Yeah I think a good FAQ/sticky thread about this subject in particular would be a good idea.
I'm pretty sure I have a good understanding of black level stuff like 0-255 and 16-235 as well as all the BTB/WTW stuff. However I'm pretty lost with the x:y:z business and what exactly constitutes "10-bit" and "12-bit" colour. For example with my PC (which I set up as Full RGB 0-255), my TV indicates a "10-bit" signal as long as I'm using HDMI to get the signal there. On signals below 10-bit (I'm guessing must be 8-bit?) the TV indicates nothing in that area of the display info bar.
On my PS3 though (also set to 0-255/Full RGB) my TV indicates "12-bit". Why/how that is, I'm not really sure about. Apparently only "pro graphics" PC videocards like FireGL and Quadro take can output 12-bit, but what makes 12-bit even useful or beneficial from the PS3 I'm not sure. I doubt my TV is anything more than a 10-bit panel, so I don't get why 12-bit matters.
Additionally what I don't get is why
they never built this stuff into HDMI handshaking and EDID? I mean if a TV doesn't accept or properly handle certain resolutions or audio formats, it will never get them because HDMI doesn't send sets stuff they can't receive. But with the black levels and colour spaces and all that, TVs just accept anything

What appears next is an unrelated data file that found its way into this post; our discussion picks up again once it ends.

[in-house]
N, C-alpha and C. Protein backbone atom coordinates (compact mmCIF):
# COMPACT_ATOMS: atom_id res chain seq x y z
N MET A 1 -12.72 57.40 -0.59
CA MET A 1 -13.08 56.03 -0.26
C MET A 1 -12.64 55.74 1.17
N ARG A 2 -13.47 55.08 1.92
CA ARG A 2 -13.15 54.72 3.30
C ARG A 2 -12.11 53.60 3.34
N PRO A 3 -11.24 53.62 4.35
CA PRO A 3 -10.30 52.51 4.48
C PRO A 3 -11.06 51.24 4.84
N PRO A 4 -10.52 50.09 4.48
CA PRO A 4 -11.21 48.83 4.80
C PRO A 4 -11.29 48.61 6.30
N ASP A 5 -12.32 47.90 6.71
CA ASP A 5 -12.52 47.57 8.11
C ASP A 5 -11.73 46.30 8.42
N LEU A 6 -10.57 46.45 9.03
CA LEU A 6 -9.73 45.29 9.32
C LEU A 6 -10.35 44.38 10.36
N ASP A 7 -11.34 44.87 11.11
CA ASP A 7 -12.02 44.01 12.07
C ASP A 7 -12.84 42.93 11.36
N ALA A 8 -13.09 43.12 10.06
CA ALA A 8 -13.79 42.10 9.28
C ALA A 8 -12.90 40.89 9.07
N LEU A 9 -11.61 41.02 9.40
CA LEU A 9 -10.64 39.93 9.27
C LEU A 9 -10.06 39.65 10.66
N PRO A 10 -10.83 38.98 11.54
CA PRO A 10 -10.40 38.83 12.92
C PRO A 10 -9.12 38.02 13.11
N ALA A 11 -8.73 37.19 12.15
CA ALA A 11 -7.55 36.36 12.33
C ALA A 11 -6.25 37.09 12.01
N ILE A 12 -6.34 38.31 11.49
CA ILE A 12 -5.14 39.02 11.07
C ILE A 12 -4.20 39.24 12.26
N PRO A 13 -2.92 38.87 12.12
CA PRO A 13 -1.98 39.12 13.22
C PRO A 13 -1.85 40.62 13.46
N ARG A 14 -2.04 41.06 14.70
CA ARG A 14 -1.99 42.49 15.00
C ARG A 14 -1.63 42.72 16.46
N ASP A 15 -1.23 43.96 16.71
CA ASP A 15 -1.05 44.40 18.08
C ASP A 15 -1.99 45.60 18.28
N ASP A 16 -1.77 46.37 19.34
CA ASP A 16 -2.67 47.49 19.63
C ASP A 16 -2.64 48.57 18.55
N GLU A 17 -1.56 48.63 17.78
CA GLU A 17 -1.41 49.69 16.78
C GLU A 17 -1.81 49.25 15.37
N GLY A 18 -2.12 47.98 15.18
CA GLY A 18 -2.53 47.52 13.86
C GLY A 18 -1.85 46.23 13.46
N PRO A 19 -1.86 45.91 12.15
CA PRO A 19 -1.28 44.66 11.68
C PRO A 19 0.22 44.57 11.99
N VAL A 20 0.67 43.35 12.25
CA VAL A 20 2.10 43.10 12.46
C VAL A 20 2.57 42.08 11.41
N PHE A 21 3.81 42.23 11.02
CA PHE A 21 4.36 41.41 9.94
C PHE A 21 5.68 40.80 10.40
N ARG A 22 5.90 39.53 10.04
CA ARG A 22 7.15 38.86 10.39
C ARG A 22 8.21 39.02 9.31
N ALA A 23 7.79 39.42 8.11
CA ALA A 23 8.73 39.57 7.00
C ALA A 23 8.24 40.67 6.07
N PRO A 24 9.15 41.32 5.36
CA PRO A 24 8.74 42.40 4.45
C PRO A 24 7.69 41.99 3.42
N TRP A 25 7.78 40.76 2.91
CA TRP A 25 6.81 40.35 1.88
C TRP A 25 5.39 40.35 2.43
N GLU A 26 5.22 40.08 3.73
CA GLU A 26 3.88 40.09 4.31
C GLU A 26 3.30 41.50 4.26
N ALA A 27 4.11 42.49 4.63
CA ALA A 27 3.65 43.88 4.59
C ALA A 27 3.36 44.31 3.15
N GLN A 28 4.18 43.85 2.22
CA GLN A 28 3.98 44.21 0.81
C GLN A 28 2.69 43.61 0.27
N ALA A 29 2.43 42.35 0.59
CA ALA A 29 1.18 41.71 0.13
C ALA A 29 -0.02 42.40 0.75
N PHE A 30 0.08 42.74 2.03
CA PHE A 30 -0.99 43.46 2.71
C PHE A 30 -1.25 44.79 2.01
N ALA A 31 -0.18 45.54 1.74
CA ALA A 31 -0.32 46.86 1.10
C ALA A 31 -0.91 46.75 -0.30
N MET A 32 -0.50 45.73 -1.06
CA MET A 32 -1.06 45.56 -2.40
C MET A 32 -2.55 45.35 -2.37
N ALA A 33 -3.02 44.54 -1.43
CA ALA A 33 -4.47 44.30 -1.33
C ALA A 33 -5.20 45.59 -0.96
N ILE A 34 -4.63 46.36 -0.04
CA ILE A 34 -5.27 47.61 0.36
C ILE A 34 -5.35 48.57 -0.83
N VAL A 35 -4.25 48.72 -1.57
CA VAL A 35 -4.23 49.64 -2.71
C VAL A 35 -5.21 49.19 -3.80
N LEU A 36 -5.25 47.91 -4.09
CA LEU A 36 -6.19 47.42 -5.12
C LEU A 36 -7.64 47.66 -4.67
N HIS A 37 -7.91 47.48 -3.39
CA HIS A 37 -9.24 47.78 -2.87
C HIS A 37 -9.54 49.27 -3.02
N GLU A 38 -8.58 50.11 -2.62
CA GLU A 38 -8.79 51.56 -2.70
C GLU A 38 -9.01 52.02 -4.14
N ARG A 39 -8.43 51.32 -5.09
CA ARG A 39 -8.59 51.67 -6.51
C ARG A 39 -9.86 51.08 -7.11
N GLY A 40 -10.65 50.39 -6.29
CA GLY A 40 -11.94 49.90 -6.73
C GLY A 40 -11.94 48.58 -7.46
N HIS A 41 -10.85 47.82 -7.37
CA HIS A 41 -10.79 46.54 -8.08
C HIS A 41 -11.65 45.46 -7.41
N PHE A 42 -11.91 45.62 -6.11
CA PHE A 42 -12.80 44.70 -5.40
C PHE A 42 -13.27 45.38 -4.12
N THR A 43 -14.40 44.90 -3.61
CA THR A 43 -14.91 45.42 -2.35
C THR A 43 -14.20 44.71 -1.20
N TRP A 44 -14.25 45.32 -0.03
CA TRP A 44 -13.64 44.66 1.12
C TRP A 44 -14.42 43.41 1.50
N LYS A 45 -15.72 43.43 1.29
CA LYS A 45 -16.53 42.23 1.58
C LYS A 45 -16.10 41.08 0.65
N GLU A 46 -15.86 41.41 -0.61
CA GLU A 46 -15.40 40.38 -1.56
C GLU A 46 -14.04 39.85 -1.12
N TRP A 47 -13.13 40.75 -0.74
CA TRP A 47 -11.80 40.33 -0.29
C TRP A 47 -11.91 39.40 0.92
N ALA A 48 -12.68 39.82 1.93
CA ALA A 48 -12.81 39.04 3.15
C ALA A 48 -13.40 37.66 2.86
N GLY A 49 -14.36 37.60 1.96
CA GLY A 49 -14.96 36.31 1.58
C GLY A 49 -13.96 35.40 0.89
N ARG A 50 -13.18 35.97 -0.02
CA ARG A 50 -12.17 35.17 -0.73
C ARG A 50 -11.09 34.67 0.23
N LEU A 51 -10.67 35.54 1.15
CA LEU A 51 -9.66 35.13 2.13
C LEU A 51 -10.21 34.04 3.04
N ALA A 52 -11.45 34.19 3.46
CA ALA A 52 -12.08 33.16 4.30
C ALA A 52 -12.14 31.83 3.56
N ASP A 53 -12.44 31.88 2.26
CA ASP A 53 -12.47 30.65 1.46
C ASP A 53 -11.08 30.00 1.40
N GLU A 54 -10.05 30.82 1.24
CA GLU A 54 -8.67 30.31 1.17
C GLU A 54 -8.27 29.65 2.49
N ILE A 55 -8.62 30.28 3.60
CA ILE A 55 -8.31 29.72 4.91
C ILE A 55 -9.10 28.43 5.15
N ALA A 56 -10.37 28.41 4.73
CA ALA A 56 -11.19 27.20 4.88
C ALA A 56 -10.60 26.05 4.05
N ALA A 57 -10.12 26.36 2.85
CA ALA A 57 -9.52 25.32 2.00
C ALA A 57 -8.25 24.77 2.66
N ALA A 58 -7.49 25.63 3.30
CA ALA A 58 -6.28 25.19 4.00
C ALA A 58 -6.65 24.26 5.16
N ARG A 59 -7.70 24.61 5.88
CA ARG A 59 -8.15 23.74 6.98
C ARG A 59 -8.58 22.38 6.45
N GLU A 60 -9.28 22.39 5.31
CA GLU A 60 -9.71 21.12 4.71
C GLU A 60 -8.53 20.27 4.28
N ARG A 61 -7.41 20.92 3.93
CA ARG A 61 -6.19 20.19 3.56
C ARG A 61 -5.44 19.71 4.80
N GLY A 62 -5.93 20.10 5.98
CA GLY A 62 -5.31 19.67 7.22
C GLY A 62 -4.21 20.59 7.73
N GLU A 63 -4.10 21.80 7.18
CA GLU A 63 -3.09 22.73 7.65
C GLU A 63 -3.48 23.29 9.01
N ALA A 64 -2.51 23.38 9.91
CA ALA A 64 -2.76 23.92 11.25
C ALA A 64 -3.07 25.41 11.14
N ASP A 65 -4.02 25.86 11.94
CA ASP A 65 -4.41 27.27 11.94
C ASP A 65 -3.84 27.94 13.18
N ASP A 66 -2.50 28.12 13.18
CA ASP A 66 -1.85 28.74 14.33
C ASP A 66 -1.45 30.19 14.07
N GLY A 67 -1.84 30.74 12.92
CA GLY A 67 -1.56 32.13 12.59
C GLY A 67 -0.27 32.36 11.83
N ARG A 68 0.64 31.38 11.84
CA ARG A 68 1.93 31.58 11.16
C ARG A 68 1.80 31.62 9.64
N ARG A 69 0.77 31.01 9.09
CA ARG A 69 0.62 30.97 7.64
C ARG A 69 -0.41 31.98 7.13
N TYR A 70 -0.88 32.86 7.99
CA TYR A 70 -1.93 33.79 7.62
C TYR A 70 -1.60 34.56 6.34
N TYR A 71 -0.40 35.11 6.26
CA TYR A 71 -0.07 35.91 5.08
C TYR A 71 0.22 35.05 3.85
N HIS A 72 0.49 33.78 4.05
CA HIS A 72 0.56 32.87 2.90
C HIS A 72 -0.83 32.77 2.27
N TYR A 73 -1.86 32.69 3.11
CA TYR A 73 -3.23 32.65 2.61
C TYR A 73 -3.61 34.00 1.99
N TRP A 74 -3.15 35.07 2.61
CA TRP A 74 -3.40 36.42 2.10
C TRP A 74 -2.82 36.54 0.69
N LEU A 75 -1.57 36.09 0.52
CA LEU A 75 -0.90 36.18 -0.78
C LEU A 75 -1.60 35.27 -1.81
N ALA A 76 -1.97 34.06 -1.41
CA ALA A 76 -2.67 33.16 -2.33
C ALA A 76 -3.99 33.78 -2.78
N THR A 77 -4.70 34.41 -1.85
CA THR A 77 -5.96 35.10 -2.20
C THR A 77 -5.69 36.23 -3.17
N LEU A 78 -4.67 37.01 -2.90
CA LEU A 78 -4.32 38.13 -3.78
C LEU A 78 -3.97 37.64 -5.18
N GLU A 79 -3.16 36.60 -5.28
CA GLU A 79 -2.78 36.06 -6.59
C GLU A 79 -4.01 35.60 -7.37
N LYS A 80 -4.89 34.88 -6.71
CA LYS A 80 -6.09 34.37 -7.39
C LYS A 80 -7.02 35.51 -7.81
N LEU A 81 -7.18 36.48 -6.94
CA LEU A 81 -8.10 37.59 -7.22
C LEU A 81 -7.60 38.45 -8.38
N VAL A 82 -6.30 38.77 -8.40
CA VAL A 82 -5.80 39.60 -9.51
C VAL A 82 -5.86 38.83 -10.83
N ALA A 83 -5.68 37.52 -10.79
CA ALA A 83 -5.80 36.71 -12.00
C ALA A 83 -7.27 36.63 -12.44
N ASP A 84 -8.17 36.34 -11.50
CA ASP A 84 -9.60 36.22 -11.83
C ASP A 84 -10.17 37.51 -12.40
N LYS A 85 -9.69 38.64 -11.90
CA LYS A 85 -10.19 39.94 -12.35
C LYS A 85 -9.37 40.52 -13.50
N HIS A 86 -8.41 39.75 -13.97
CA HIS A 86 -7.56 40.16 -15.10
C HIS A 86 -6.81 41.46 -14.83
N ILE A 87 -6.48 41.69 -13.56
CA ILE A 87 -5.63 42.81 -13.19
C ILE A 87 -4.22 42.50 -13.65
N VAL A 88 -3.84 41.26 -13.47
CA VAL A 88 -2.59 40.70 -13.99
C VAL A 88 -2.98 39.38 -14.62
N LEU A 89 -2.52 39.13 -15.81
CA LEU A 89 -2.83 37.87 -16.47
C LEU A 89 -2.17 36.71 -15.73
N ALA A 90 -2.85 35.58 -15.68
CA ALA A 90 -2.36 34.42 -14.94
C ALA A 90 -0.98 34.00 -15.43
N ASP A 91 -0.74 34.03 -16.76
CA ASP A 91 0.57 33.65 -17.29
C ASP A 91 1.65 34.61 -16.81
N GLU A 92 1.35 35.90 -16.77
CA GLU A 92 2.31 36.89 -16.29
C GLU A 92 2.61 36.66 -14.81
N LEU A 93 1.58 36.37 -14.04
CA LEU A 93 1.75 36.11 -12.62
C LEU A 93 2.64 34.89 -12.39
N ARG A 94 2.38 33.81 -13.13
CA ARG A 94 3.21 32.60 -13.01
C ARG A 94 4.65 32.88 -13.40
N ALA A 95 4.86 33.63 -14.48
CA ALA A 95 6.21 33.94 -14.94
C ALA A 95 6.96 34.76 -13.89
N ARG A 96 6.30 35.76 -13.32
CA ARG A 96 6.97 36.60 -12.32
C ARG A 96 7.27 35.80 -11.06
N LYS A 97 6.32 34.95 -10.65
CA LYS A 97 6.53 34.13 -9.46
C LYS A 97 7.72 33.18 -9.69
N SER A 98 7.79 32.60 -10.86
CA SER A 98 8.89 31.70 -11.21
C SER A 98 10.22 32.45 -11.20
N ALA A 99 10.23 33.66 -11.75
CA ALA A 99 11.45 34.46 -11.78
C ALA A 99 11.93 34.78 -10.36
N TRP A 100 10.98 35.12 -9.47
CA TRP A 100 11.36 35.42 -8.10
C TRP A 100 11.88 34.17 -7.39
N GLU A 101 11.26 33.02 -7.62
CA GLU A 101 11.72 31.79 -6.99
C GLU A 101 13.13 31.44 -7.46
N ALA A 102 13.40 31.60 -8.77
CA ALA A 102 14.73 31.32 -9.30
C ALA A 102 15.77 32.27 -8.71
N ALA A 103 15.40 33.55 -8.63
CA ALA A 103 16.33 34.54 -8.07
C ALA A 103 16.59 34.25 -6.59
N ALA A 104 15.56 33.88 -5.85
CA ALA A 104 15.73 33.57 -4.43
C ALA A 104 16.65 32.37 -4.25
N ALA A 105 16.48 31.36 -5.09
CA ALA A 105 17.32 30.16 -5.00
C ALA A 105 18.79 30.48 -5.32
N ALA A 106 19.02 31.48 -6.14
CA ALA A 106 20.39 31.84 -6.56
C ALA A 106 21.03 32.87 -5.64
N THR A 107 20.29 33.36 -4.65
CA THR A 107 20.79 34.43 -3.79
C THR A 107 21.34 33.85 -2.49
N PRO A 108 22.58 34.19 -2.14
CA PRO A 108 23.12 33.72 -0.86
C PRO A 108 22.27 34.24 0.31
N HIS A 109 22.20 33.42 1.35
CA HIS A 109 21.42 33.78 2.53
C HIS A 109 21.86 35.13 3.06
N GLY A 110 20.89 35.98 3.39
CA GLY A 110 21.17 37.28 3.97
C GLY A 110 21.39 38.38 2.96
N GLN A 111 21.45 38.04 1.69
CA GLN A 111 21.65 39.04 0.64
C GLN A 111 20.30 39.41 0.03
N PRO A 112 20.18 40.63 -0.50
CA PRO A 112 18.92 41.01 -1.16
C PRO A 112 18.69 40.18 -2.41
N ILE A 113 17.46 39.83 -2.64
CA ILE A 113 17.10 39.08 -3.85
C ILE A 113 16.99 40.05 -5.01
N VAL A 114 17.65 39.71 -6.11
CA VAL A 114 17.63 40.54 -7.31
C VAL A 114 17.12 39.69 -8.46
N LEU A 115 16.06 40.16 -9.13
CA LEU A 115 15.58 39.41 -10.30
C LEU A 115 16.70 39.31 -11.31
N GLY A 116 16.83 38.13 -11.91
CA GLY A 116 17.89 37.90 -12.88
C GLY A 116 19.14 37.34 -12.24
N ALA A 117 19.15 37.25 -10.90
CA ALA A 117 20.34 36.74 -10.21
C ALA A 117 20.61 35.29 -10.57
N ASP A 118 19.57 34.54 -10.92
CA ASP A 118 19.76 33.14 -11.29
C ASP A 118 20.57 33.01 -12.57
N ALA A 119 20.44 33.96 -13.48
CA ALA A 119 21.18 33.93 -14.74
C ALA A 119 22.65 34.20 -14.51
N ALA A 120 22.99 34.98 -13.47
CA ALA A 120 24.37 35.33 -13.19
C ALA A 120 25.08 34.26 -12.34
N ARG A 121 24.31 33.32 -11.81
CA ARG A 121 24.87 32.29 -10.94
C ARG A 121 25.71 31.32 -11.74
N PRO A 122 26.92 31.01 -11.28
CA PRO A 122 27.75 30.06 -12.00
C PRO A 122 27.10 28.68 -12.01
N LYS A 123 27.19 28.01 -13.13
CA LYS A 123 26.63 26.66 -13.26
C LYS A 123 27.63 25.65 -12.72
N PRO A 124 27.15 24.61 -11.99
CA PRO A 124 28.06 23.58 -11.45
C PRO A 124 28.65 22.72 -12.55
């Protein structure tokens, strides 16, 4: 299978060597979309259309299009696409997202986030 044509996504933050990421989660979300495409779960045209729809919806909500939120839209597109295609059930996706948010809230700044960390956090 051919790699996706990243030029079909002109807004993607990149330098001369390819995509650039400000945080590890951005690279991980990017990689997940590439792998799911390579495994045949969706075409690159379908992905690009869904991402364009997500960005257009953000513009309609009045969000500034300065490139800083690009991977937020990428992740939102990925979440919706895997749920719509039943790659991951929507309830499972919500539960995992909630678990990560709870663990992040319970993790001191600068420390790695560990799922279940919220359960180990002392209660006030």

and try to display it even if they won't be displayed correctly.
Hard to understand what the HDMI developers were thinking there. Some of this stuff is just as important as having the right resolution and audio formats, but that doesn't seem to matter. If your set can't handle 0-255? Well you can just send it anyway and everything will be dark and the blacks will be crushed, etc. Even if your set can
handle it (which most can these days), if you don't set it up right, it won't be right! WTF? Who thought that would be a good idea? LOL.
Another thing I don't get relates to the same thing but extending to DVI. As I understand it, DVI is always in RGB 0-255--correct me if I'm mistaken--and 16-235 is not supported/does not exist with a DVI connection (or with a DVI-HDMI connection). So that means you could never send a DVI display 16-235, nor could you send it YCbCr, correct? Fair enough, but if you use a DVI-HDMI connection you can send a display that only supports 16-235, full RGB anyway and it will crush the blacks as mentioned. But why is this even possible? If HDMI sets must accept RGB (because DVI connections work) why aren't they all
capable of 0-255 display? My oldest TV (which is not in use anymore) most certainly cannot; though it can display RGB (because clearly, there's an image) it's not capable of displaying 0-255. Why is this even possible?! Since DVI-HDMI connections are possible on all HDMI sets, I don't get how 0-255 would not be mandatory as well. Because, it's the only thing
you can get from DVI! (Again, as I understand it.) In other words if you hook up an older TV which only has HDMI to a DVI output, you will never
get the correct display despite the fact that you will get a
display/image. But nowhere in TV manuals do they ever state stuff like this!